I hid the candy from my 11-year old in the candy bowl. Oddly, it has not occurred to him to look for it there. I, on the other hand, have eaten almost all of it. But, according to a recent study, I may be too old for this childish craving.
In the July 2011 issue of Current Opinion in Clinical Nutrition and Metabolic Care (1), researchers suggest children’s craving for sugar is more a reflection of biology, rather than a media-fueled desire for sugared cereals.
Most of us learned in school that carbohydrates are the primary source of energy. But how does a baby know? True to evolutionary form, humans have developed a sensory system that can detect calorie-rich foods – which taste sweet, mineral-rich foods – which taste salty, and likely toxic foods – which taste bitter. Cravings for the sweet-tasting, calorie-rich foods are more intense during childhood (a behavior proven to be universal from similar studies conducted in several different countries and cultures including Mexico, Brazil, France, Iraq and North America). The body wants the calorie-rich food for growth and energy. Perhaps most revealing of this is the brain’s hedonic response after tasting something sweet.
The human brain has G-protein-coupled receptors that activate taste cells, alerting the brain something good is coming in. The receptors are able to detect the difference between the nutritional (sucrose) and non-nutritional (sucralose, or fake sugars) substances. Sweet taste receptors can be found in other parts of the body including the gut and pancreas, but only the brain is capable of detecting the nutritive differences. Once the brain determines the nutritive value and the food is ingested, the gastrointestinal and central nervous systems are activated.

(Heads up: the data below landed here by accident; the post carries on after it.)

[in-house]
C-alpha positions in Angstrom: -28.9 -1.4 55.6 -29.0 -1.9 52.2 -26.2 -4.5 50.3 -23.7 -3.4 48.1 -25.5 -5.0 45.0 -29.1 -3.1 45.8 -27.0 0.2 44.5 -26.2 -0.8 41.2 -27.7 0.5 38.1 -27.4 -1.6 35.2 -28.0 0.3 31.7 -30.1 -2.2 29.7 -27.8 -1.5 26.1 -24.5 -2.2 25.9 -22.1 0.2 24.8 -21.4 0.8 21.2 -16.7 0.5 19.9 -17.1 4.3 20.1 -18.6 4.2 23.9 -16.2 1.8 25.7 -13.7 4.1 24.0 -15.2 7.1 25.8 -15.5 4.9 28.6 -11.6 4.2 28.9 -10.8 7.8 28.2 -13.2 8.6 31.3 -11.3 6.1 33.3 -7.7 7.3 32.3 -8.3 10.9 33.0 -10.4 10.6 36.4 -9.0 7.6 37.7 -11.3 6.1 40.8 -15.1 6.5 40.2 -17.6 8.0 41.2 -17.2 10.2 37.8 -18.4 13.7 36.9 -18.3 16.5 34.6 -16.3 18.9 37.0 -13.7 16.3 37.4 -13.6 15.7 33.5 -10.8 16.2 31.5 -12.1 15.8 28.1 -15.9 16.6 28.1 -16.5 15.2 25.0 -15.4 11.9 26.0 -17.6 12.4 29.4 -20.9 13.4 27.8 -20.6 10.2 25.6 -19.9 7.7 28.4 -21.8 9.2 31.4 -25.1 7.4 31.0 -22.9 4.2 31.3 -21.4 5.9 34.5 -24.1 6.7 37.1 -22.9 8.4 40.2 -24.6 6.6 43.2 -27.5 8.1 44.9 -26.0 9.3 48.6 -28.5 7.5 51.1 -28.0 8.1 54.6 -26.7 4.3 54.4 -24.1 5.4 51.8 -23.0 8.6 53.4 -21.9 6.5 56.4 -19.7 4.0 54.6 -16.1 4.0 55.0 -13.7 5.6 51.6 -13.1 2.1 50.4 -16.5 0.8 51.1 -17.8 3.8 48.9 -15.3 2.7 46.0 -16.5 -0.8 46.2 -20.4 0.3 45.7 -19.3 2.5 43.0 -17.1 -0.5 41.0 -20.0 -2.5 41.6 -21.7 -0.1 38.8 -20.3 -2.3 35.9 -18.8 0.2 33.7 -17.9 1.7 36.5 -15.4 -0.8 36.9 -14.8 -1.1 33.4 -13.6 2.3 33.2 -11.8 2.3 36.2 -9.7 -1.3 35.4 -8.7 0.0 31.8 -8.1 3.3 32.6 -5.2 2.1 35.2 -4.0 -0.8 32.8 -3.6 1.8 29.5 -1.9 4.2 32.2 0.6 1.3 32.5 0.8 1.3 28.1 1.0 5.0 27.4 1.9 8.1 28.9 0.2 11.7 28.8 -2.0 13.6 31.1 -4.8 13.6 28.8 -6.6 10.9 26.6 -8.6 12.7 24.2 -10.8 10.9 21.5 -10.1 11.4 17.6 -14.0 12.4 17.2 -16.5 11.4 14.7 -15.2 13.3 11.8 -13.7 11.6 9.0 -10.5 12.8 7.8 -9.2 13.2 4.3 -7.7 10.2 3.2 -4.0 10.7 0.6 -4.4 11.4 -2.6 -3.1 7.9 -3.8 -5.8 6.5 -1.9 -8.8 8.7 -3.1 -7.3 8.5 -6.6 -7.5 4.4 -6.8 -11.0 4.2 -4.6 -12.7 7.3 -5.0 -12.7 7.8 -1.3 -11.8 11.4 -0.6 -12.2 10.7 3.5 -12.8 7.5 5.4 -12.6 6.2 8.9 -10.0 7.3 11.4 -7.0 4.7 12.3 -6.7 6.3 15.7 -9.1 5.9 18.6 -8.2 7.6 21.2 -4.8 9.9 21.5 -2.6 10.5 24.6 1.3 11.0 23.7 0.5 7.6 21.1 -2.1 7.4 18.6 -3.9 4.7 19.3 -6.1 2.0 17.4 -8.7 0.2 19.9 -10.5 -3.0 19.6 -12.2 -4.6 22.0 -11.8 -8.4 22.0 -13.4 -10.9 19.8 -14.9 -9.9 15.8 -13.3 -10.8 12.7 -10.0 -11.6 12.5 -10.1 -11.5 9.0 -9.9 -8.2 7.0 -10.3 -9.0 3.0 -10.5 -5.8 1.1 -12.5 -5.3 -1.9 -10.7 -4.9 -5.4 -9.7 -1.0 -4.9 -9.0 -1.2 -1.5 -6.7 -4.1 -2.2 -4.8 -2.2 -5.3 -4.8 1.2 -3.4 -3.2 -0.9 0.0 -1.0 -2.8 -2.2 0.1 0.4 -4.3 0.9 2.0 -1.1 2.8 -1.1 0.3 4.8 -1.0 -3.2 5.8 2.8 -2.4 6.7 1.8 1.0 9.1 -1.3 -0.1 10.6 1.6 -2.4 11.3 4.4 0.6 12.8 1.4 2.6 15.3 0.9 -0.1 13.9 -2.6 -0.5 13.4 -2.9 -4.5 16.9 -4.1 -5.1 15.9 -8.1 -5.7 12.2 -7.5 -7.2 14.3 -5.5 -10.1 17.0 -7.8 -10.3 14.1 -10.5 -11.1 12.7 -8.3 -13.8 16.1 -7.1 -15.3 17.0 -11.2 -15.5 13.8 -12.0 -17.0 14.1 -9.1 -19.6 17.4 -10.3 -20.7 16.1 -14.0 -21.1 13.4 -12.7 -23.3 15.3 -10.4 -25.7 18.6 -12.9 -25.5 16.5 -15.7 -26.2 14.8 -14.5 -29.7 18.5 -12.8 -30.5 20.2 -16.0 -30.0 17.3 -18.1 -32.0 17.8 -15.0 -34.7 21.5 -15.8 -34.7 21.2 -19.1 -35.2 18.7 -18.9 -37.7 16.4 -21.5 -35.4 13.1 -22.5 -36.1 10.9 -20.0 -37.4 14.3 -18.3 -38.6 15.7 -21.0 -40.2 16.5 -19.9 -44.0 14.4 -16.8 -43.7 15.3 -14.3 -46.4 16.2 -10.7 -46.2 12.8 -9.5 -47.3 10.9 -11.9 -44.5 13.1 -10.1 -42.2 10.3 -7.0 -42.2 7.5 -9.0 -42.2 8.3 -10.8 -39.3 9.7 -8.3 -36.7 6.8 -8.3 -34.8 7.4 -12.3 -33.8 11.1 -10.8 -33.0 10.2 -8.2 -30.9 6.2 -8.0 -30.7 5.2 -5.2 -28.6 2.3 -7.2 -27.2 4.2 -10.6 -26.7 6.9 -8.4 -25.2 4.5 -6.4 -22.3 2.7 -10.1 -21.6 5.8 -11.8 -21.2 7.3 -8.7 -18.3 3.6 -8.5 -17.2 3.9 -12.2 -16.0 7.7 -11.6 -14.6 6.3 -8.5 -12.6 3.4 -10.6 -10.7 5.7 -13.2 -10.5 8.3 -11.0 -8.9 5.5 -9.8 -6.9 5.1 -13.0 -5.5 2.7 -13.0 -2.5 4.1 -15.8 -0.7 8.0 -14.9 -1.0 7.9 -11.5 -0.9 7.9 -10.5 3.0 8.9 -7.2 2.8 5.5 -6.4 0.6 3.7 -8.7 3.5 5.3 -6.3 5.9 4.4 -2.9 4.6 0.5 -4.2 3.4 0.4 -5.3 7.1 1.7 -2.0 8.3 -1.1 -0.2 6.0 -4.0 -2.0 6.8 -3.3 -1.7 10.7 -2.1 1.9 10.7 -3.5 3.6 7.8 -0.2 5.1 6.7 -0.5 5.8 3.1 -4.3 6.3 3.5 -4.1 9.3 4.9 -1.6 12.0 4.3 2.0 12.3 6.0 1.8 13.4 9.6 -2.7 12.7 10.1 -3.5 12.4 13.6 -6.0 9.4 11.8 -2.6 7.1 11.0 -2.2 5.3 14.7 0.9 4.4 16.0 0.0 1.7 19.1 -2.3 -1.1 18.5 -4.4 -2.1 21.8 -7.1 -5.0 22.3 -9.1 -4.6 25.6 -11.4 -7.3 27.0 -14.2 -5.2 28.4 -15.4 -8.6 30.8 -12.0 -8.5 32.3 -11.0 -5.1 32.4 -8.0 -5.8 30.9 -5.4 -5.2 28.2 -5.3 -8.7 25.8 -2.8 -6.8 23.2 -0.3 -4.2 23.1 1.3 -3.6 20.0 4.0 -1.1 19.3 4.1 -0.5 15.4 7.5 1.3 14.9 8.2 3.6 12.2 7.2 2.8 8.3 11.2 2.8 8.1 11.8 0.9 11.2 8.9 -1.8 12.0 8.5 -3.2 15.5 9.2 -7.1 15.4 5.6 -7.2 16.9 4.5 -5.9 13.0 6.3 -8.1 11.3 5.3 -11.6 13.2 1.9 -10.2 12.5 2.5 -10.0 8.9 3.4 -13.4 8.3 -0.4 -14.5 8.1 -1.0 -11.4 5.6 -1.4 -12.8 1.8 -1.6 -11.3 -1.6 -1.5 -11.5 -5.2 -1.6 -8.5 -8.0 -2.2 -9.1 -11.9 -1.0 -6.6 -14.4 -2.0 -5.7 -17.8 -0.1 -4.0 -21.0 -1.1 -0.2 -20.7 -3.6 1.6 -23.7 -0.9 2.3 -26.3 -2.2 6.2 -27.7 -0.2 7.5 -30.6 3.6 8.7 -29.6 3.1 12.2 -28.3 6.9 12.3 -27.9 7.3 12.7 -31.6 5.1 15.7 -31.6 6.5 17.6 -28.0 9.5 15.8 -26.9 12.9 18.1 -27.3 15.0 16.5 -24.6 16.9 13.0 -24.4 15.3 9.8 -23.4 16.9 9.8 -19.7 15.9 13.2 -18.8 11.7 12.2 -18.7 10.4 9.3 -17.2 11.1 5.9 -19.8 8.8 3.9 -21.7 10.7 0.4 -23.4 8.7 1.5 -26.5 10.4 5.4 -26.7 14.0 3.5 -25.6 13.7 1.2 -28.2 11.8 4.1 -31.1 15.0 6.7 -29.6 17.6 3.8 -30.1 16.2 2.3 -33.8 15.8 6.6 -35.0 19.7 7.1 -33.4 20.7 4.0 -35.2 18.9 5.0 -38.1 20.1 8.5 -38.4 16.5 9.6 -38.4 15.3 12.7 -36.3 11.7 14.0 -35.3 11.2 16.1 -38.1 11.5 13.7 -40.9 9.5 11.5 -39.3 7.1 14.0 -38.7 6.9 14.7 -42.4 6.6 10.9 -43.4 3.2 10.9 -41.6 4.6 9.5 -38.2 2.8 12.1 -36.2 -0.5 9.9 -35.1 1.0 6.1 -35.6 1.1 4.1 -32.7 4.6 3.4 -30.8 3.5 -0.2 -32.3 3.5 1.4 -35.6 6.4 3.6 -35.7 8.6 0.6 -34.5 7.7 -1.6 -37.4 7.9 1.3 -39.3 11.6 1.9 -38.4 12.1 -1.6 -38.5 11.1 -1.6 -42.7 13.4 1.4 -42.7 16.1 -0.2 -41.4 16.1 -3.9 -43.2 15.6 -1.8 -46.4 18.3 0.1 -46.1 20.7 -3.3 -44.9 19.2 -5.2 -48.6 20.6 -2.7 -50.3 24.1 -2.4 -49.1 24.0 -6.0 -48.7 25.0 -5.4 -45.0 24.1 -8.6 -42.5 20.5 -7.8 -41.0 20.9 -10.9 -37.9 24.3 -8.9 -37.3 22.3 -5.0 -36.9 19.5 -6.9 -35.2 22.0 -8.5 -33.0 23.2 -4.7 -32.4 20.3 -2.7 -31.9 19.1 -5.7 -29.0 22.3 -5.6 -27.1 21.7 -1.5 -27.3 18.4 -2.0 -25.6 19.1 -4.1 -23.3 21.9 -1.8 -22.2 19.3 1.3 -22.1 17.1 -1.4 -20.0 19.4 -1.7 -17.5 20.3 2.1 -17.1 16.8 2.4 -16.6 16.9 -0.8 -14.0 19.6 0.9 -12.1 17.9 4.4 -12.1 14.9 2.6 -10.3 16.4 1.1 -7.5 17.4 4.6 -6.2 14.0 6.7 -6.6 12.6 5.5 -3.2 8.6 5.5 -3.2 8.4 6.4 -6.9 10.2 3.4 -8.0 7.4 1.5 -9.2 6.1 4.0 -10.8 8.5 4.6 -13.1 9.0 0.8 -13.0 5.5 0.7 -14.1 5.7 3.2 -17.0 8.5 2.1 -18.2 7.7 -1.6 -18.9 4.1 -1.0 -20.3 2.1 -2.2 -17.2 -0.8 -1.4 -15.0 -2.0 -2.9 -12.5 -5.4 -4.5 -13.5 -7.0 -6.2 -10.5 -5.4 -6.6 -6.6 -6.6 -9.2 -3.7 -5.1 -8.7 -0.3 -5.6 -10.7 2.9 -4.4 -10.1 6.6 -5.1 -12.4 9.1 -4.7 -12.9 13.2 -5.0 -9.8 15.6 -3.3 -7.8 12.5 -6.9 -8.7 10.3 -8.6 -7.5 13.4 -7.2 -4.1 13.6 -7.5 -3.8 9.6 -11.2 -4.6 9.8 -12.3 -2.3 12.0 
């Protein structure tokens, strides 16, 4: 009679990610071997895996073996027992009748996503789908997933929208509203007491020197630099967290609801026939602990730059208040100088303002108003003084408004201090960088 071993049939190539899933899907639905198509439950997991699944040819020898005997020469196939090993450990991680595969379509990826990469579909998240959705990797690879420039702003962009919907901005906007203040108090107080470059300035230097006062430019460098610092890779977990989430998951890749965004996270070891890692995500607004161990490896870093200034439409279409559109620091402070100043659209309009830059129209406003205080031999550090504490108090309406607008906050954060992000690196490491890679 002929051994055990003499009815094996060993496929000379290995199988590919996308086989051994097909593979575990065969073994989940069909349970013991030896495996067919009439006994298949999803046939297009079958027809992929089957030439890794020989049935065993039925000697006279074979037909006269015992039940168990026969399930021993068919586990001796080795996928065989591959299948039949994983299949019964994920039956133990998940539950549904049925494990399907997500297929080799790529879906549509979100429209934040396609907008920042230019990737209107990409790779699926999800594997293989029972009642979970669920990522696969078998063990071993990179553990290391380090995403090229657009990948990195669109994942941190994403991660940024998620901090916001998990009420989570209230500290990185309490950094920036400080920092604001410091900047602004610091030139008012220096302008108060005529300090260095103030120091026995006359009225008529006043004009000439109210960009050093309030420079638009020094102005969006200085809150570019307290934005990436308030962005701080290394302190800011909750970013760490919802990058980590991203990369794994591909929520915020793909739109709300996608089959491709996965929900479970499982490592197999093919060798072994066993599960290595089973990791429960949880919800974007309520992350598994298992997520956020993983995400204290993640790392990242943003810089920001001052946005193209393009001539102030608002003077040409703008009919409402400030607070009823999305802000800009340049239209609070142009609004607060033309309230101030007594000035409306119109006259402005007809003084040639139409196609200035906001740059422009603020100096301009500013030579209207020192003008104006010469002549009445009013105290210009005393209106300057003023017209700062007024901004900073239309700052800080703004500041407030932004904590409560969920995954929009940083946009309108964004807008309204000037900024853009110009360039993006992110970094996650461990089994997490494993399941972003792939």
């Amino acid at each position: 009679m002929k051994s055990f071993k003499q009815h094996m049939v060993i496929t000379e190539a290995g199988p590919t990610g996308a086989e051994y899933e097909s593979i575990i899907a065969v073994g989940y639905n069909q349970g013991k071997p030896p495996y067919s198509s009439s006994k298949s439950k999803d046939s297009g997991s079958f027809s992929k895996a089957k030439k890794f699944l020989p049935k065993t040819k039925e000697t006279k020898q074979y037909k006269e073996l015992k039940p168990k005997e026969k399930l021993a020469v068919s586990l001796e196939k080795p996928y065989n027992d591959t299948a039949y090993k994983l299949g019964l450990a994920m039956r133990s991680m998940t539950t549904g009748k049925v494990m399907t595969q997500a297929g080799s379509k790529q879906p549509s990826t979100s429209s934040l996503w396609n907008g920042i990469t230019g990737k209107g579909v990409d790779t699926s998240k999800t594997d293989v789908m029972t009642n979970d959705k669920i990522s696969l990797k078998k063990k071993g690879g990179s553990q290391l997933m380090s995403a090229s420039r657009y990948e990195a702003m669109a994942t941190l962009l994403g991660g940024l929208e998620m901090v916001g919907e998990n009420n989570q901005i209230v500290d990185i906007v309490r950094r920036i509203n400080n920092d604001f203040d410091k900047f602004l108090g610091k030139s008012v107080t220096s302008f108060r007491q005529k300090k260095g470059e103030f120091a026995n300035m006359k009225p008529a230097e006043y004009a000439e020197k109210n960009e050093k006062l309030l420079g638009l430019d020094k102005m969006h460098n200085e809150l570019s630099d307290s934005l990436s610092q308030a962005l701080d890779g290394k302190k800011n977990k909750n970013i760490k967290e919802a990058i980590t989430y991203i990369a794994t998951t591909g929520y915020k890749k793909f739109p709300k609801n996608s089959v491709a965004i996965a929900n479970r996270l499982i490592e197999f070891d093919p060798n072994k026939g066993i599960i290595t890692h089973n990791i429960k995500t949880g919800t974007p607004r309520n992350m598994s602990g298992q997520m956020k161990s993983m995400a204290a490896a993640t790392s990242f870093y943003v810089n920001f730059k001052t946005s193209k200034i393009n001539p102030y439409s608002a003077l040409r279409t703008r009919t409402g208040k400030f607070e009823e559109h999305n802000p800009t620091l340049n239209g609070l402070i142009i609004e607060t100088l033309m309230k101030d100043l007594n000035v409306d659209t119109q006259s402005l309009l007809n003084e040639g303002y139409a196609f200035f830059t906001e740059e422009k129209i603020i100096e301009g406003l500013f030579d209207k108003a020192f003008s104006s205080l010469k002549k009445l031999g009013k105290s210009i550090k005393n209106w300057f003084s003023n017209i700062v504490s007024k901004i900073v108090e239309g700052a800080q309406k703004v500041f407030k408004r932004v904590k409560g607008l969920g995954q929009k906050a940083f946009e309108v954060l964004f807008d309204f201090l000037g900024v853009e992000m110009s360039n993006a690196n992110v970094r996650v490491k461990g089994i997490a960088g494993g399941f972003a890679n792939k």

Infants exhibit an increased heart hate when a sweet-tasting substance is put in its mouth.(2) They can detect the degree of sweetness and will consume more of the sweeter substance. And, they have a facial reflex of relaxation when exposed to the sweet-tasting solution. As infants grow into children, their intensity of sugar desire declines, though children still have a much higher preference than adults. One hypothesis is that growing children crave sweet foods due to high calorie needs. A 2009 study in Physiology & Behavior (3) of a group of 11-15 year olds showed children who had a higher preference for sugar exhibited greater rates of linear growth than the children who preferred lower concentrations of sugar.
So, in conclusion, sugar is necessary and good for growth. Right? Right? Wrong. Carbohydrates are indeed necessary and good for growth and well-being, but the wrong kinds (you know what I’m talking about junk foodies!) can lead to life threatening diseases such as obesity, diabetes and heart disease. And while children’s preference for sweetness may be a common biological drive, studies have also shown that a high consumption of sweetened foods can lead to an even higher craving that does not level off with growth. Further, the preference for sweet tastes developed to help in finding nutritive substances (i.e. mother’s milk and nature’s foods that taste sweet and are calorie-rich), but recent research has revealed that non-nutritive sweeteners (which taste sweet but have no caloric value) and high concentrations of natural sugars may disrupt the bodies balance between taste, nutrients and appetite (4).
So, take it easy on Halloween. Do your body a favor, have one piece of candy and give away the rest.
1. Ventura, AK, Mennella, JA. (2011) Innate and learned preferences for sweet taste during childhood. Current Opinion in Clinical Nutrition and Metabolic Care. 14:379-384.
2. Steiner JE, Glaser D, Hawilo ME, Berridge KC. (2001). Comparative expression of hedonic impact: affective reactions to taste by human infants and other primates. Neuroscience Biobehavioral Reviews. 25:53–74.
3. Coldwell SE, Oswald TK, Reed DR. (2009). A marker of growth differs between adolescents with high vs. low sugar preference. Physiology and Behavior. 96:574–580.
4. Egan JM, Margolskee RF. (2008). Taste cells of the gut and gastrointestinal chemosensation. Molecular Intervention. 8:78–81.